One consequence of shutting down nuclear power plants is increased emissions of carbon dioxide that are thought to be contributing to global warming. Andrew Bolt over at the Herald Sun blog notes that in reaction to the Japanese nuclear crisis, several European countries—Germany, Switzerland, Austria—have taken steps to shut down nuclear power generating facilities. The result:
This will mean more countries will be forced to use fossil fuels rather than nuclear, the only relatively cheap source of greenhouse friendly base-load power other than hydroelectricity, also opposed by most greens. Few will dare now to commit to huge cuts in emissions, and especially not in this shaky economic environment, made more turbulent by Japan's disaster. Few will be willing to trust to the green alternatives—all expensive, under-developed or unreliable.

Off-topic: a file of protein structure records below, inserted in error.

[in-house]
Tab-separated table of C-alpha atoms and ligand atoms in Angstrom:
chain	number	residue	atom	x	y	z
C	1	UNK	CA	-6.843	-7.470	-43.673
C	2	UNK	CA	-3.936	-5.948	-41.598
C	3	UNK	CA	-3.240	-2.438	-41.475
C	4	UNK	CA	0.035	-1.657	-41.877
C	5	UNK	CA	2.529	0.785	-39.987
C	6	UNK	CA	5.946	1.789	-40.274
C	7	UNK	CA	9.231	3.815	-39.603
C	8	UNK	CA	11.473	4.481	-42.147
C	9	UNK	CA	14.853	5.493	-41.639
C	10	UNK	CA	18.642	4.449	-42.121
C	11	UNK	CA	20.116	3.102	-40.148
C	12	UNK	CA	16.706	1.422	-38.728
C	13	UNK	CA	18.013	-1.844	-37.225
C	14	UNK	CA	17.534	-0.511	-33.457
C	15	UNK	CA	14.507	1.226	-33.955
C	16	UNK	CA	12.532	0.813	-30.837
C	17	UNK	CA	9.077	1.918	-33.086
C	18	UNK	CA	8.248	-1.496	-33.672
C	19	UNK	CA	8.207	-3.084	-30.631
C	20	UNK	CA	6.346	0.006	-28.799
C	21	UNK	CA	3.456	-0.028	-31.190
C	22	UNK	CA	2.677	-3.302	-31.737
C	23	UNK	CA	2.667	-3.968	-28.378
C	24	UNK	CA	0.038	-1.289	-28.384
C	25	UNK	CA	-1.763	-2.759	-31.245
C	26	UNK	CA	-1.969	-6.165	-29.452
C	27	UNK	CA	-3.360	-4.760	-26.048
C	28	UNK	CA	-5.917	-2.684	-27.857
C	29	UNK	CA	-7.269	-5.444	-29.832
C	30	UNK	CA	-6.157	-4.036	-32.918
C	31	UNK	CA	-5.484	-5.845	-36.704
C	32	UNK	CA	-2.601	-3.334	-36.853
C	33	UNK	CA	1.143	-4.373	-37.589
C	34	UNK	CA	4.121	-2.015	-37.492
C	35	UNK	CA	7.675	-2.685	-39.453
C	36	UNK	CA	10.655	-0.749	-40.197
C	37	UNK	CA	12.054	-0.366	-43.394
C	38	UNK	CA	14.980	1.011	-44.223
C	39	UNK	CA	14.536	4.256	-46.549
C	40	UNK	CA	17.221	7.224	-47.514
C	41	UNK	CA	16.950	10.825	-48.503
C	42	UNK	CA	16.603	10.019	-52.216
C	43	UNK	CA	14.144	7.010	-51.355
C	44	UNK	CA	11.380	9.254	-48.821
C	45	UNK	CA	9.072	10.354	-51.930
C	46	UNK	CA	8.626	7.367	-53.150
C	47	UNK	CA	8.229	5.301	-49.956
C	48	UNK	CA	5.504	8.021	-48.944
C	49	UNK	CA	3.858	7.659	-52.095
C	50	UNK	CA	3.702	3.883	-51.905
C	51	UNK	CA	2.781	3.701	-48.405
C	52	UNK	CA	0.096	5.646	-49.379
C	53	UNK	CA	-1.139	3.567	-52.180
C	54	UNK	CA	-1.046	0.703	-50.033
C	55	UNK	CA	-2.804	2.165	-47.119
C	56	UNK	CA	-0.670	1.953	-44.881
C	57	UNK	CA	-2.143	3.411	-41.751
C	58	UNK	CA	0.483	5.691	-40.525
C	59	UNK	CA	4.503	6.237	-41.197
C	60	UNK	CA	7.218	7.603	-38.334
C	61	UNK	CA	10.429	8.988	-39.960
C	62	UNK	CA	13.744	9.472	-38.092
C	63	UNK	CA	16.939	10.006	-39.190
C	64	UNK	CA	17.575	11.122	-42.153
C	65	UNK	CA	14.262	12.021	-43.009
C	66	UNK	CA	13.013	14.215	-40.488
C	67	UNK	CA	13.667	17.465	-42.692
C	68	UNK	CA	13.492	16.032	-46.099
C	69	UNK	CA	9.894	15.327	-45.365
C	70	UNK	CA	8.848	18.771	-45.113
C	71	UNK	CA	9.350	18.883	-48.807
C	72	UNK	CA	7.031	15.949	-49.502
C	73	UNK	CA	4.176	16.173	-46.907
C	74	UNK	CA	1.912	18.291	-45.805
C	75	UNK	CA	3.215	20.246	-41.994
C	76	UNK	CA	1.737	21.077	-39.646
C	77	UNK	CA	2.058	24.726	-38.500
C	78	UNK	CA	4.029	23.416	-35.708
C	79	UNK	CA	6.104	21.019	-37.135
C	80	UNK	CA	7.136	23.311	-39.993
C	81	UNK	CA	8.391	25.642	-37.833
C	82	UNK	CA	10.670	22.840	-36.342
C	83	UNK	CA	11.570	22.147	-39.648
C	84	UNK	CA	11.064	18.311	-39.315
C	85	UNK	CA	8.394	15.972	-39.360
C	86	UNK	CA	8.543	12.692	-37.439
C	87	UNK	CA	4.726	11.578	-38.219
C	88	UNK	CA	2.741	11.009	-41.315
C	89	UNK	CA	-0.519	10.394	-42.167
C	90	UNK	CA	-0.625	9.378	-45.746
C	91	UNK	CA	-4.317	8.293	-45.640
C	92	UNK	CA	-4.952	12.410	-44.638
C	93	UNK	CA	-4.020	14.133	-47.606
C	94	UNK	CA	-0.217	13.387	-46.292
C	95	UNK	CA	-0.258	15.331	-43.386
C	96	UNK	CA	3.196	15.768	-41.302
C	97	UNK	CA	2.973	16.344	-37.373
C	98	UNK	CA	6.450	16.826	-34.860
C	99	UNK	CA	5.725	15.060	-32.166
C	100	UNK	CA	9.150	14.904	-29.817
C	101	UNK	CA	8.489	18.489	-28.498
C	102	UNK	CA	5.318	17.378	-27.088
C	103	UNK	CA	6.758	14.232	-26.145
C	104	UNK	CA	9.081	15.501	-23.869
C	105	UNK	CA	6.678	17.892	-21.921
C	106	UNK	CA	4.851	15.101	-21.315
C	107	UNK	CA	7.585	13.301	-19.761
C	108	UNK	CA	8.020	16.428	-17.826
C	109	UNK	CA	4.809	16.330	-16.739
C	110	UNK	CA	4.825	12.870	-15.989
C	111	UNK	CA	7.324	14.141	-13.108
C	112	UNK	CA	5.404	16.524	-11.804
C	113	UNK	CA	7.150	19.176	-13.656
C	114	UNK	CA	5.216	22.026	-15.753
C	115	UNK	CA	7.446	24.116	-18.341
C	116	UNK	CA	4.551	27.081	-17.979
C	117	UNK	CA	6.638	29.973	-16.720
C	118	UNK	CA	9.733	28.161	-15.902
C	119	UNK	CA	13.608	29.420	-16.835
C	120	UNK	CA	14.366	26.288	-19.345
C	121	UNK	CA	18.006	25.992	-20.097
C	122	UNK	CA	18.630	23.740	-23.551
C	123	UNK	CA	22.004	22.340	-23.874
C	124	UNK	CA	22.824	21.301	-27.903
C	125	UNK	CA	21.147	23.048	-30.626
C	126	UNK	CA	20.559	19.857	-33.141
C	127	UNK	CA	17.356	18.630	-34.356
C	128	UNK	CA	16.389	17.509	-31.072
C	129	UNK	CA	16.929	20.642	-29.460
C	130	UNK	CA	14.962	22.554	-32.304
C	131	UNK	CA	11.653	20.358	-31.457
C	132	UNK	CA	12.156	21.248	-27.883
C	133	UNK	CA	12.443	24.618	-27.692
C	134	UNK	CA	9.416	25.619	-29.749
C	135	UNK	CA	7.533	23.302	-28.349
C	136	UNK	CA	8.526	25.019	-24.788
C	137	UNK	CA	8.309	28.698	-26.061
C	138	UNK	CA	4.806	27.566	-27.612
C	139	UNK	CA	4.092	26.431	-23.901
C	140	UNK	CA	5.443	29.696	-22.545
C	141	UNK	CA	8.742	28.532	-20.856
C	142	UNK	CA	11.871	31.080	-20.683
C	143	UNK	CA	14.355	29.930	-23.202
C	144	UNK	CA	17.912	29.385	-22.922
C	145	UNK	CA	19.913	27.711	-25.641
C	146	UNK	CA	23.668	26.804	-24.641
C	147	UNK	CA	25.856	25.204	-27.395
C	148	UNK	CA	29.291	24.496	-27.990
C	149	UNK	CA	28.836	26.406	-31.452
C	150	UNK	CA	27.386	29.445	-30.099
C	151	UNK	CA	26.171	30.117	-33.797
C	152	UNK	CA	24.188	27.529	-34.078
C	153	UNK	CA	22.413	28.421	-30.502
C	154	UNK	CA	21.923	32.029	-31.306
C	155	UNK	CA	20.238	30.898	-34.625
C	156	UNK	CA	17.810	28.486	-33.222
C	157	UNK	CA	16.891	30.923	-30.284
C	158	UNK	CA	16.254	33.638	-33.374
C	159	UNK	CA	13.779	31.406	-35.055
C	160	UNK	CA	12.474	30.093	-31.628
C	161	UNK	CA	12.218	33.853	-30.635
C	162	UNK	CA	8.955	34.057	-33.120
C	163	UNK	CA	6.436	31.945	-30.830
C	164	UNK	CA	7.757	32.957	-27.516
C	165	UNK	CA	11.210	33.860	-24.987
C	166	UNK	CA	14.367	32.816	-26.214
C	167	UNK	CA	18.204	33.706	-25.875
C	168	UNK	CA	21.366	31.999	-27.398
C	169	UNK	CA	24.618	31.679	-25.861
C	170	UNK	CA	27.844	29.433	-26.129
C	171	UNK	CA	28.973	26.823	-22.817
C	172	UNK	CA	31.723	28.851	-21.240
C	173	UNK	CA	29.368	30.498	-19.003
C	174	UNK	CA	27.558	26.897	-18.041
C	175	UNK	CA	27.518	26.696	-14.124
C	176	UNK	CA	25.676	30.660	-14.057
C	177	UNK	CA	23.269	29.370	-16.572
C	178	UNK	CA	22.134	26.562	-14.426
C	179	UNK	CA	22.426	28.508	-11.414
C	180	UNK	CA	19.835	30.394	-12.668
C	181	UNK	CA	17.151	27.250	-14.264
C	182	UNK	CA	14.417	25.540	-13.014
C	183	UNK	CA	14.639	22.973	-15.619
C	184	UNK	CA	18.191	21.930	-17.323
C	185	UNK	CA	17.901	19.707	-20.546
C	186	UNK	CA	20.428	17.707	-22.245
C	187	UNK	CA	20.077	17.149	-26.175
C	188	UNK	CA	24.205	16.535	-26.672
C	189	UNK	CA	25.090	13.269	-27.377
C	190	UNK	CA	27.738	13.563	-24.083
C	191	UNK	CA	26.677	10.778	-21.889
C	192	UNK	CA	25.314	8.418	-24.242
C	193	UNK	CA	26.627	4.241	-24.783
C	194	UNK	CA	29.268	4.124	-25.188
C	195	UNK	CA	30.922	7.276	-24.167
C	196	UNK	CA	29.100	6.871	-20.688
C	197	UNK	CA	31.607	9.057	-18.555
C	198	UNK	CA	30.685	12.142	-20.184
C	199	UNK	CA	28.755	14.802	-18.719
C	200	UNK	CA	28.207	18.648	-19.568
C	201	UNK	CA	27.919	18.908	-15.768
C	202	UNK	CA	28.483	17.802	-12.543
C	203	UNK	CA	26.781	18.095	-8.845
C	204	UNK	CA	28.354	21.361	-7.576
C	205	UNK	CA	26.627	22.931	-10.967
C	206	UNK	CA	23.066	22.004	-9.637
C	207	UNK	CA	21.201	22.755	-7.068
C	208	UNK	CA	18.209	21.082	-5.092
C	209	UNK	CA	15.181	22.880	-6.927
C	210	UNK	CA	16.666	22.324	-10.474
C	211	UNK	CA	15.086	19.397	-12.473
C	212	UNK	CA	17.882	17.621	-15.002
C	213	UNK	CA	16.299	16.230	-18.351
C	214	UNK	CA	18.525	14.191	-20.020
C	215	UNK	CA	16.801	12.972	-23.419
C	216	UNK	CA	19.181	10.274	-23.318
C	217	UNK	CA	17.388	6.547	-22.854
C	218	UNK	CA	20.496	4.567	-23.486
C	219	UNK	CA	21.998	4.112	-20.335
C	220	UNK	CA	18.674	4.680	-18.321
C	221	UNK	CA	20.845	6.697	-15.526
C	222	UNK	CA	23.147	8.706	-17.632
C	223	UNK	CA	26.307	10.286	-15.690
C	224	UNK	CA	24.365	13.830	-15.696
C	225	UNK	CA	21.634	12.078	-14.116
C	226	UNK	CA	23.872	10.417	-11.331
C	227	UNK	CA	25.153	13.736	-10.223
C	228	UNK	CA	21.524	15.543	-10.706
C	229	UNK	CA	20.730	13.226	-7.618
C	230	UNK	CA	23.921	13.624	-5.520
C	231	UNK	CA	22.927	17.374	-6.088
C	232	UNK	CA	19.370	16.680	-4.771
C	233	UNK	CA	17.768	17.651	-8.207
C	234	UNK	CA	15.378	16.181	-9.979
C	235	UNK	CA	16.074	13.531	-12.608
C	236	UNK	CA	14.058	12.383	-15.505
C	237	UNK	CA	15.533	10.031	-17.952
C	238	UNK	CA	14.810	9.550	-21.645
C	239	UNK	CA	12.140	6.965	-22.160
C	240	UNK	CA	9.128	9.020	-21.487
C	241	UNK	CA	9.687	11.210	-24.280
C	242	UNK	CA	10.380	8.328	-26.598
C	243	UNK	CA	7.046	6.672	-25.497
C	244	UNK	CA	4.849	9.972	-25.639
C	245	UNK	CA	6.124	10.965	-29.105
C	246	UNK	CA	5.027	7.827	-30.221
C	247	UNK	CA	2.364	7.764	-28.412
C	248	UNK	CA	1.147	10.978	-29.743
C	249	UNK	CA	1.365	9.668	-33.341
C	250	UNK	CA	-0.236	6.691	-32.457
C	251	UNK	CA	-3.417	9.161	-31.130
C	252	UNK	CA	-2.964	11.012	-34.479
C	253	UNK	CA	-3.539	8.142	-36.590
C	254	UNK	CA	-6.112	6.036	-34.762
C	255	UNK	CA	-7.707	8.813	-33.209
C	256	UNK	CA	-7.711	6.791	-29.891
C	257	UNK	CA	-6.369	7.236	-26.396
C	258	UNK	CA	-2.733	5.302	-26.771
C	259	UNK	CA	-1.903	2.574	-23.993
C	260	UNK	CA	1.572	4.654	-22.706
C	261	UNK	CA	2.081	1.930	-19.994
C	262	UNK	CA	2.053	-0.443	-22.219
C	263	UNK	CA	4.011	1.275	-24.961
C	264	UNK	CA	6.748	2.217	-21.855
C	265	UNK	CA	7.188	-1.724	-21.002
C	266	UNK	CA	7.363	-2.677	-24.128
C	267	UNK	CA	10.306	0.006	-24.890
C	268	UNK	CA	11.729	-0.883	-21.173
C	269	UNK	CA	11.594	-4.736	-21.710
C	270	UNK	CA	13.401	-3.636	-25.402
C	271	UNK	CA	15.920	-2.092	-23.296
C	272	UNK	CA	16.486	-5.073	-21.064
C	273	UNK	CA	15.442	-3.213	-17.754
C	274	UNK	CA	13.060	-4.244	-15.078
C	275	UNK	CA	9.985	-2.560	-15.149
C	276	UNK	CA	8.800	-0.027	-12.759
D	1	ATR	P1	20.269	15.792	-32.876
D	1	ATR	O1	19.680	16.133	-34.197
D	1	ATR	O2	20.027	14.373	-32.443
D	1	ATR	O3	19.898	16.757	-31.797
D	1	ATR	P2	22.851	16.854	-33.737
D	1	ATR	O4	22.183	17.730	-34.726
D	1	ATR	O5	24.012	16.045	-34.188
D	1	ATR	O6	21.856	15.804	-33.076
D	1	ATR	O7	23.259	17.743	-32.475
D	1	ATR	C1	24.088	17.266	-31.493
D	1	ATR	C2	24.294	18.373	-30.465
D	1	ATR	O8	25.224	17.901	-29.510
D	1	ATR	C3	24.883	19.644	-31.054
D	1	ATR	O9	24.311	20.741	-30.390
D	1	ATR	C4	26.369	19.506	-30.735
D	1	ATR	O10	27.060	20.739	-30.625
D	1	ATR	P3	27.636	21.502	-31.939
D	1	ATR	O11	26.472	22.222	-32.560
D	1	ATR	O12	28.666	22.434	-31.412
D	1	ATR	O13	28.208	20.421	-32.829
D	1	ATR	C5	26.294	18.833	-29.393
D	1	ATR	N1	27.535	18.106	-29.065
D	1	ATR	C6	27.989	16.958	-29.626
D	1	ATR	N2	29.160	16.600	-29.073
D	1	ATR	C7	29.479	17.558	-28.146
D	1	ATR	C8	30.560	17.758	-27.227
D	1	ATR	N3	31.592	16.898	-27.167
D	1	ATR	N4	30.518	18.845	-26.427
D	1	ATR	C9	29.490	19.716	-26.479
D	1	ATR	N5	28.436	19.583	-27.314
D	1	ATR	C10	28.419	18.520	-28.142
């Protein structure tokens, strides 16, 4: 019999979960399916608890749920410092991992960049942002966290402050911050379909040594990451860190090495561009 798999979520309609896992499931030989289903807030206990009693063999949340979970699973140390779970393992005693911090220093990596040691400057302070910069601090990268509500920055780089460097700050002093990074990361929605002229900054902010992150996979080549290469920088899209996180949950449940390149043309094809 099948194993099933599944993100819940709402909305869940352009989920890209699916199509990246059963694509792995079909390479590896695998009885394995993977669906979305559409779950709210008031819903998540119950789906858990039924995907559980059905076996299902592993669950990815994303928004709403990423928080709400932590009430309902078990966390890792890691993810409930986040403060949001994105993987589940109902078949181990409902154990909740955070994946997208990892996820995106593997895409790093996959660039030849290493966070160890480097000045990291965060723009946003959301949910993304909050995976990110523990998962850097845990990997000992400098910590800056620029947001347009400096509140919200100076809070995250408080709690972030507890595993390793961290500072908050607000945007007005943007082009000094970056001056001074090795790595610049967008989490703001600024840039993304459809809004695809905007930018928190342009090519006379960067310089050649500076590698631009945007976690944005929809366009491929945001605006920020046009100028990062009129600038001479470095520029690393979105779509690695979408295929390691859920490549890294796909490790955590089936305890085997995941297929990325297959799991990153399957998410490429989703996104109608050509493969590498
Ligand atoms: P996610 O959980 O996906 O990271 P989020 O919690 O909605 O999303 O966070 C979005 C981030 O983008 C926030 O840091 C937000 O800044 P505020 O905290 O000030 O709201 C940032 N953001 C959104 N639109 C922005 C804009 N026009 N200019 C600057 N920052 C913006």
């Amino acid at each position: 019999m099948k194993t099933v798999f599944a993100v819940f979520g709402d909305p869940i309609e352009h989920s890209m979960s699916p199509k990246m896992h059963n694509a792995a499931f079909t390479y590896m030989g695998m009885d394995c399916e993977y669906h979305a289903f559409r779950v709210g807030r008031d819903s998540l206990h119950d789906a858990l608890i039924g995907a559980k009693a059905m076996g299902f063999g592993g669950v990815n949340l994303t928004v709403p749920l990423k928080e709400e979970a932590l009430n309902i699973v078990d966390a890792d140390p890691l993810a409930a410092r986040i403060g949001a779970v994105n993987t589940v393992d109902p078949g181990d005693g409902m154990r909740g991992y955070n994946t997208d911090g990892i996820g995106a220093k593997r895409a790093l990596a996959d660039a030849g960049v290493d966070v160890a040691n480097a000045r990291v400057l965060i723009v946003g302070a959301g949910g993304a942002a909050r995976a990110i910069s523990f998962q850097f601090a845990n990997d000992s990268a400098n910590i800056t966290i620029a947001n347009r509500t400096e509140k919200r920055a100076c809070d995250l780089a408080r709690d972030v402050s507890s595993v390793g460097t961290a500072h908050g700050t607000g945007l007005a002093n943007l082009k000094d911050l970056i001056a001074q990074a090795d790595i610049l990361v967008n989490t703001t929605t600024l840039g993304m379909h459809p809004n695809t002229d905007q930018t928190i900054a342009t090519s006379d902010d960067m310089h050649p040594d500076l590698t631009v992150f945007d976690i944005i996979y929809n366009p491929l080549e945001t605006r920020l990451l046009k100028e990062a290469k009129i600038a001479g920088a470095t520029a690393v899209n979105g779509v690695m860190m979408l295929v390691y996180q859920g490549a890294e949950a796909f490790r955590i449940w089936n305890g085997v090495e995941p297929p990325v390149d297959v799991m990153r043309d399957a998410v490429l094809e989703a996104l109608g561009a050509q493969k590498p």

Breakthrough Institute analyst Sara Mansur observes:
Carbon dioxide emissions in Germany may increase by 4 percent annually in response to a moratorium on seven of the country's oldest nuclear power plants, as power generation is shifted from nuclear power, a zero carbon source, to the other carbon-intensive energy sources that currently make up the country's energy supply.
As background, the Washington Post has published today a nice graphic showing the relative emissions of carbon dioxide from various energy sources:
Links via the Global Warming Policy Foundation.